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Basic principles of the covenant (20:1-17)
The form of the covenant God made with Israel followed a pattern that was common in the ancient world when an overlord made a covenant with his subjects. God introduced himself to his people by declaring his name and status as Yahweh the sovereign Lord, and recounting to his people what he had graciously done for them. He reminded them that their God was living and active, and that the words they were about to hear were a revelation direct from him (20:1-2).
After the introduction came the basic covenant obligations, summarized in ten easily remembered commandments. These were not laws in the legal sense, for they carried no penalties. Rather they were the principles on which the nation’s laws would be built and by which the nation should live.
The first three commandments were concerned mainly with attitudes to God. He alone was the true God; there was room for no other (3). No image of any kind was to be an object of worship, whether used as a symbol of the true God or as the representation of some other (false) god. God would act in righteous judgment against those who rebelled in this way, and against those of succeeding generations who followed the bad example of their ancestors. The sins of one generation would affect the next. But to those who remained faithful, God would prove himself faithful (4-6).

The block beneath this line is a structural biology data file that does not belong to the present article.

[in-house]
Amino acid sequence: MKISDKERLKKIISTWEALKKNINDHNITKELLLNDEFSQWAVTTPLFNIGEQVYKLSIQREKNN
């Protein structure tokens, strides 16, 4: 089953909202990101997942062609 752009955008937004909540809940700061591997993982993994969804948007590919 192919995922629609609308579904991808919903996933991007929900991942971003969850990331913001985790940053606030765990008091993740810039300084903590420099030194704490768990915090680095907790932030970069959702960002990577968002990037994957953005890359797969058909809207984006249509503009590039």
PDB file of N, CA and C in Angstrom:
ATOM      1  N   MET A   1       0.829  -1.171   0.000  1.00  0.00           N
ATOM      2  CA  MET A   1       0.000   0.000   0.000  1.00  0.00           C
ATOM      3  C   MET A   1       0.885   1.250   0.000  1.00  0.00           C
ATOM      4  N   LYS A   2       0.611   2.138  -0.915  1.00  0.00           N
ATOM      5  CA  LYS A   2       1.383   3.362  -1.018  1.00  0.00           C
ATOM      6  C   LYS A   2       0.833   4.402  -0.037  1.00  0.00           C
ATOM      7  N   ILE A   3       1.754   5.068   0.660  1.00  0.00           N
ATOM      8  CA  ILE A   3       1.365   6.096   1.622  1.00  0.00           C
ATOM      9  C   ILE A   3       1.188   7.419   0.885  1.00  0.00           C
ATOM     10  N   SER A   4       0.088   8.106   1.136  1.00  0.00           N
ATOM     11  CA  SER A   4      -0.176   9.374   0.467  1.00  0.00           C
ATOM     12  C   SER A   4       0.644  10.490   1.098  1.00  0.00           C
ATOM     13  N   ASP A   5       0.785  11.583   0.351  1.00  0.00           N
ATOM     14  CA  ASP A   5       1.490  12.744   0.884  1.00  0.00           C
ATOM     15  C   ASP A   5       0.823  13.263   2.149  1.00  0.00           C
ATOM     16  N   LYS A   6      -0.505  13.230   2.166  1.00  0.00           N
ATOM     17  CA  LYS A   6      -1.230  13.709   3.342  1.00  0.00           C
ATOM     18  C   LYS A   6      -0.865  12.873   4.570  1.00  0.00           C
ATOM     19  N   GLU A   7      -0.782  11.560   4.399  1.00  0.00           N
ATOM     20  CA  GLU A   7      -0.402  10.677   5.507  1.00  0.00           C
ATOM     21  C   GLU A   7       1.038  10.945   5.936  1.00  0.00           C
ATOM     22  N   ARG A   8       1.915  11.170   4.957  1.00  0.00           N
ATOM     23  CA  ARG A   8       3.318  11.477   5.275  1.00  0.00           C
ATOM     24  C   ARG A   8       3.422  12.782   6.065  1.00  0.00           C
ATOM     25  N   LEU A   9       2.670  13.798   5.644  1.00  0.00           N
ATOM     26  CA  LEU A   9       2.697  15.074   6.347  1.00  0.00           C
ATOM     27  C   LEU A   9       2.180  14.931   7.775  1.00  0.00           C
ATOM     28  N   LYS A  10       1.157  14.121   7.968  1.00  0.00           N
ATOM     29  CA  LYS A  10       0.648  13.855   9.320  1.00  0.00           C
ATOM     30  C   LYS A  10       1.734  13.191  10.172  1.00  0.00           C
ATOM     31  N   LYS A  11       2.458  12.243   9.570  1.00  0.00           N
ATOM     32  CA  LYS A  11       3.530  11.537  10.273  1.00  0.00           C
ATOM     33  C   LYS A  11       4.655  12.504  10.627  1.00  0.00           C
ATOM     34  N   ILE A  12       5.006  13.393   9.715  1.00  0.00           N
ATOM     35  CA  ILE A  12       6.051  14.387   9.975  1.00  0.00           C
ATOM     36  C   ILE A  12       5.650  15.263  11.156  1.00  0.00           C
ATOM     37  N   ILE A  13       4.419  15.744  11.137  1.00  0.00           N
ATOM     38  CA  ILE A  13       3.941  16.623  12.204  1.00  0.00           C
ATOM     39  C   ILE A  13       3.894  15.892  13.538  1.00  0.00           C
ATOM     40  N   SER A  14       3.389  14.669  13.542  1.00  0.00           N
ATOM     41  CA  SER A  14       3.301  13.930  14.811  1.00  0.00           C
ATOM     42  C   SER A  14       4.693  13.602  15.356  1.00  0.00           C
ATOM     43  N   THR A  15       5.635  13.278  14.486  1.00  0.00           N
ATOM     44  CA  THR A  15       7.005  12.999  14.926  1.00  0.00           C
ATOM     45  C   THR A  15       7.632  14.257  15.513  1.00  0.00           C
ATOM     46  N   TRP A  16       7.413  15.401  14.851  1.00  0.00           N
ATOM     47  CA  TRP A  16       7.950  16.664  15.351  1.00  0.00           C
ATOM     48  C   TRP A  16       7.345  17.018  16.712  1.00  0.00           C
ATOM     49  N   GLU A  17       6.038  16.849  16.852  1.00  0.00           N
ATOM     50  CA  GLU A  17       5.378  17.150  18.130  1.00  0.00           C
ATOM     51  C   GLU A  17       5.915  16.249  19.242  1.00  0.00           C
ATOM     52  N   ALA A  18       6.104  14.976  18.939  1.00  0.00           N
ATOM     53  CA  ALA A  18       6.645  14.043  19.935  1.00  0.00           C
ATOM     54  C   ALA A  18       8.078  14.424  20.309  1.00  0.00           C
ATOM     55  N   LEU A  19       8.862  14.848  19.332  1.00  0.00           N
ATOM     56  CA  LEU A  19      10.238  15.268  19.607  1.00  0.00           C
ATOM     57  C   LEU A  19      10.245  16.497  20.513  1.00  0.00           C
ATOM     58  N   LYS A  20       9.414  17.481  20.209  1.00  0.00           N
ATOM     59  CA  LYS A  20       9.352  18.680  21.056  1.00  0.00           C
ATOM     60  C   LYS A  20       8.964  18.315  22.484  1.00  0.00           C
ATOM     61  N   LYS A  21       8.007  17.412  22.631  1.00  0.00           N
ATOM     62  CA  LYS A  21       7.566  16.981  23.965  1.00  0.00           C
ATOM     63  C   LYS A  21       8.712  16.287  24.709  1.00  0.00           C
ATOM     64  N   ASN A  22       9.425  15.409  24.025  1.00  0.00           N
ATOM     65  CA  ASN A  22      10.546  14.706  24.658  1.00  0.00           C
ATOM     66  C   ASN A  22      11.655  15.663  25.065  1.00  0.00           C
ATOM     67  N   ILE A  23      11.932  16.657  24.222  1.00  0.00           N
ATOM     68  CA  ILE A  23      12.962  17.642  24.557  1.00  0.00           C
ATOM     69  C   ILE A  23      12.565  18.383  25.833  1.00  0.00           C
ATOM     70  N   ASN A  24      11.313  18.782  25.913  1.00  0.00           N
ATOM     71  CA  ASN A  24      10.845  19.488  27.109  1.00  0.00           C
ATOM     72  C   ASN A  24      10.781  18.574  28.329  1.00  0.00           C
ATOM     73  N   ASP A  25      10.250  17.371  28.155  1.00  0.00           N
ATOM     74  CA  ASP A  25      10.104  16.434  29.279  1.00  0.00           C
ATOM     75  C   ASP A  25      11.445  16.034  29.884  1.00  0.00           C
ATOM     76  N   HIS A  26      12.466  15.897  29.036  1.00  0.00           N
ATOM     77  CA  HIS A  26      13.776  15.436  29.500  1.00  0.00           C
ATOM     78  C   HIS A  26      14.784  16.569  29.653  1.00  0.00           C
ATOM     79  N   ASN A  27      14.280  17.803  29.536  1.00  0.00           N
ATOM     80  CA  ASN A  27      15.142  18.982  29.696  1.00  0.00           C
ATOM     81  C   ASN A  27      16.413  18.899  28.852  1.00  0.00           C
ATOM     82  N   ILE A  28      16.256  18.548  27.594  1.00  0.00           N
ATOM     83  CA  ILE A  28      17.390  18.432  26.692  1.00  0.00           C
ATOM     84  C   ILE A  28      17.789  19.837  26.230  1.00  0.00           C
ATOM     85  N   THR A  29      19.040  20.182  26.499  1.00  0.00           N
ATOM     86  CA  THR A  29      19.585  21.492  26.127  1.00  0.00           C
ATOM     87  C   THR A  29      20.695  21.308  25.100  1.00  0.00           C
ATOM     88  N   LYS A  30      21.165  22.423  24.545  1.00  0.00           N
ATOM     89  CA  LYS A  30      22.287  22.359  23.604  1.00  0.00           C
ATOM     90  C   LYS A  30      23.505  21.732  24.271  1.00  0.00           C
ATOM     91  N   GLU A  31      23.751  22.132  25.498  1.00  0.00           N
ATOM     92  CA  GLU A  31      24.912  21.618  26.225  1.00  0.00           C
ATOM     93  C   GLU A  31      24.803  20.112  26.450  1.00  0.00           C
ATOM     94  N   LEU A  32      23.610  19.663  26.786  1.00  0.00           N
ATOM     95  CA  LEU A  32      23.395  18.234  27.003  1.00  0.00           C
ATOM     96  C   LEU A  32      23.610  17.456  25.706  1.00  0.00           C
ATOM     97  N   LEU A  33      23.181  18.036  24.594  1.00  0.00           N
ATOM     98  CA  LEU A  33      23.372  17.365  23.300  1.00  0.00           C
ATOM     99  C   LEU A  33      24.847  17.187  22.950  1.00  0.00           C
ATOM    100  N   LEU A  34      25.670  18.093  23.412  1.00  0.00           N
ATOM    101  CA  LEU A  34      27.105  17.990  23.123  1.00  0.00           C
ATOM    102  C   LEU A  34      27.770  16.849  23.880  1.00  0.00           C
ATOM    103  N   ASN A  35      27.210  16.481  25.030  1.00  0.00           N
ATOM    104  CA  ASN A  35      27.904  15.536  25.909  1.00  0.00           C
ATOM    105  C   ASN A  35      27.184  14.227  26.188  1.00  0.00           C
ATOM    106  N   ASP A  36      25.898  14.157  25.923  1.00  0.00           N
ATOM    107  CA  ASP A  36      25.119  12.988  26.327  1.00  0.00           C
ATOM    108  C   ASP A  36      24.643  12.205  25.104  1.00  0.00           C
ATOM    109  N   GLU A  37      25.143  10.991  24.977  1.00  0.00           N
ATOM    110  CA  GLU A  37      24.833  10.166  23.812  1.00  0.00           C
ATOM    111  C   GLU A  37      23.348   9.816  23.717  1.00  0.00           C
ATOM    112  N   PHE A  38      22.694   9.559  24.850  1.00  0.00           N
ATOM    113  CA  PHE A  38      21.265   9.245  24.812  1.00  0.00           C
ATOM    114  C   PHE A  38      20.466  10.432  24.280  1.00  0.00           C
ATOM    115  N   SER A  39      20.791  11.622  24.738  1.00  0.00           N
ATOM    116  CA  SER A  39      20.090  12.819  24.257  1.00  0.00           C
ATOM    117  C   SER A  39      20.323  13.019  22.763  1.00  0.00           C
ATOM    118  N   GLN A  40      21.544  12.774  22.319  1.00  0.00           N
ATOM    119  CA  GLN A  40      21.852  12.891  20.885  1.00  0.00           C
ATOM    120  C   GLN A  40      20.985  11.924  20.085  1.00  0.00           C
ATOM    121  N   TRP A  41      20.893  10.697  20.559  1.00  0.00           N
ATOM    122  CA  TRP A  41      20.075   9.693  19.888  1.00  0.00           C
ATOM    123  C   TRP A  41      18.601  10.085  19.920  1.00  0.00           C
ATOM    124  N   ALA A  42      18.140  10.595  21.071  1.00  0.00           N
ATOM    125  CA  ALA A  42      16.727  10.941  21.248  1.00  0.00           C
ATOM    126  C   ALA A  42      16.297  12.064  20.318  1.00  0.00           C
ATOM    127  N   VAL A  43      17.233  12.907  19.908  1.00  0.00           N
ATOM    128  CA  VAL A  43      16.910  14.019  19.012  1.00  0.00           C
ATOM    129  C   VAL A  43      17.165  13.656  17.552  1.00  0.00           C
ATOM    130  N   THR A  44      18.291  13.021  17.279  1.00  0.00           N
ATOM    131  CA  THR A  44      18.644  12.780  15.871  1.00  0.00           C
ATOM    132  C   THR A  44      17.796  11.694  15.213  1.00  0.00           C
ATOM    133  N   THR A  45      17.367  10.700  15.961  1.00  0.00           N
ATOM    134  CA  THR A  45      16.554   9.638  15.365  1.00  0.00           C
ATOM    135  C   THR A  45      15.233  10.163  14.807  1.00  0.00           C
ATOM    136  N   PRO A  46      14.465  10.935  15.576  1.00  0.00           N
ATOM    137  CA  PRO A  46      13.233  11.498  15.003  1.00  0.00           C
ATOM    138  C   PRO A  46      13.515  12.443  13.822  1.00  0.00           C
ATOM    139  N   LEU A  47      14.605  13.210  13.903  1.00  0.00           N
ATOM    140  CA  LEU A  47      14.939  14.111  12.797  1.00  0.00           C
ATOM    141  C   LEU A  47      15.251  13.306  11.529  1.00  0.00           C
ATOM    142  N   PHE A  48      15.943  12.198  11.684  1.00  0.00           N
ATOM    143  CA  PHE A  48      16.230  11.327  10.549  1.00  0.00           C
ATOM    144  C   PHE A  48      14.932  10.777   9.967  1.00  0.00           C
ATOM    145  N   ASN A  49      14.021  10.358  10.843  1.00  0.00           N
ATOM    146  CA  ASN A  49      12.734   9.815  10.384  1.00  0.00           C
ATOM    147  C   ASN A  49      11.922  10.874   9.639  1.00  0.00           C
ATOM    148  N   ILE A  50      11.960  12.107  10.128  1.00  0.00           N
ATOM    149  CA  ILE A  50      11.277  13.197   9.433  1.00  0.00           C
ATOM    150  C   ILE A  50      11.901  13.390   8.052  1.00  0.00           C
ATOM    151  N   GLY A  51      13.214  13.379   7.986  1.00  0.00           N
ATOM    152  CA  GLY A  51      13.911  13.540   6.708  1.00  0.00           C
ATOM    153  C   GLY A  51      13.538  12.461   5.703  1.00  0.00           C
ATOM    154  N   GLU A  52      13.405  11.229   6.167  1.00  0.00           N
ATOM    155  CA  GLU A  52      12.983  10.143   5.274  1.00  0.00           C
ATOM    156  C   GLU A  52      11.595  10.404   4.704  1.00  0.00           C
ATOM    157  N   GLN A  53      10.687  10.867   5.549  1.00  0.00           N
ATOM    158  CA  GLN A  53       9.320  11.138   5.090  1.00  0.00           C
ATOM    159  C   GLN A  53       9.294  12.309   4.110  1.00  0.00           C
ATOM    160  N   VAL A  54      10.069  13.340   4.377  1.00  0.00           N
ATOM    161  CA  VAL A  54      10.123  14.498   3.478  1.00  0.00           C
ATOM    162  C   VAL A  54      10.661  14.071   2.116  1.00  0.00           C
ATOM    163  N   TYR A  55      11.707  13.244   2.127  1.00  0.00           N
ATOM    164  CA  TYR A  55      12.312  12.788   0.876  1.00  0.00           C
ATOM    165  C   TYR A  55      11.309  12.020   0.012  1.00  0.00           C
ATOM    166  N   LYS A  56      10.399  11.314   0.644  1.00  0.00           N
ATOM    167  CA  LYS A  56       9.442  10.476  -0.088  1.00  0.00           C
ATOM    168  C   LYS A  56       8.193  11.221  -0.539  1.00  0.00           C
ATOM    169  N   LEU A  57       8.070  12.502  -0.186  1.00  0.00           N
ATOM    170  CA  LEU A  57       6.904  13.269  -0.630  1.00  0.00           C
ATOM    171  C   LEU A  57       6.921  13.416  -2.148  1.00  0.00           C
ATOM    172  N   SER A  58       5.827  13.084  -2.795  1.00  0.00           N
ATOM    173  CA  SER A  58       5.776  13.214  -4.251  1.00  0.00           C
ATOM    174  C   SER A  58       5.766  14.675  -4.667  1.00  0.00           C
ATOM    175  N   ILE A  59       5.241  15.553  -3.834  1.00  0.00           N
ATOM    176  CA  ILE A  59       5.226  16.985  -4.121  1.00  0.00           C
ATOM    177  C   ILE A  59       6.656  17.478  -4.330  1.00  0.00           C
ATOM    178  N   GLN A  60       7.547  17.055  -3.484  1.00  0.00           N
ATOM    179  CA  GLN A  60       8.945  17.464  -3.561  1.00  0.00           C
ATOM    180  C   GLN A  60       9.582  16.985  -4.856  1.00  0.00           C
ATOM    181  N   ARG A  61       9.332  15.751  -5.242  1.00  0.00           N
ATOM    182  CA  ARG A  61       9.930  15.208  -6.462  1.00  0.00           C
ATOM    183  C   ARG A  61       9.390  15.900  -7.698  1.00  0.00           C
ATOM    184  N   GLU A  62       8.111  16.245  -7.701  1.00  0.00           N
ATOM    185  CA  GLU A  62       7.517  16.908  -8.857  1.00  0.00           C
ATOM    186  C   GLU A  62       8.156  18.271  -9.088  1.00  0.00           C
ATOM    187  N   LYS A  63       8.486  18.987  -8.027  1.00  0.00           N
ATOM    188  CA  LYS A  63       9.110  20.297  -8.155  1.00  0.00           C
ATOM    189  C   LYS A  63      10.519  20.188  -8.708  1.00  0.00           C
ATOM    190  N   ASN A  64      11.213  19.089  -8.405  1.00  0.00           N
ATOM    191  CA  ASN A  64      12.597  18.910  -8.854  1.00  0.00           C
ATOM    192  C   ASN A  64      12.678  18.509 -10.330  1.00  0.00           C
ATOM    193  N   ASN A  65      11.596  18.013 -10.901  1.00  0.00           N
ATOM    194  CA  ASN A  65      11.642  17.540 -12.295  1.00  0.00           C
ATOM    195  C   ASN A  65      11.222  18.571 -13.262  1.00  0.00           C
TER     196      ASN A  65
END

Yahweh’s people were not to misuse his name, either in swearing to a statement that was not true or in swearing to a vow that was not kept. They were also to be careful not to use his name irreverently, such as when cursing in anger (7; cf. Leviticus 24:16).
In the fourth commandment God showed that people could combine an attitude of reverence towards him with an attitude of care for their own needs. The weekly Sabbath encouraged people to worship God, since the day was set apart to him as holy, but at the same time it benefited them by making sure they had adequate rest from their regular work (8-11).
The remaining six commandments dealt with people’s duties in the community. They were to be faithful to their family responsibilities, and in doing so would help towards a healthy stable society and ensure for themselves a long and happy life. They were to act with love and consideration towards others by refraining from murder, maintaining purity in sexual relationships, respecting other people’s rights to their possessions, refusing to make false accusations, and avoiding the desire for anything belonging to another person (12-17).
Correct attitudes in worship (20:18-26)
Moses was satisfied when he saw that the people, having witnessed the frightening events connected with God’s coming to Mount Sinai, were suitably humbled. They became aware of their shortcomings and at the same time developed a greater fear of God (18-21).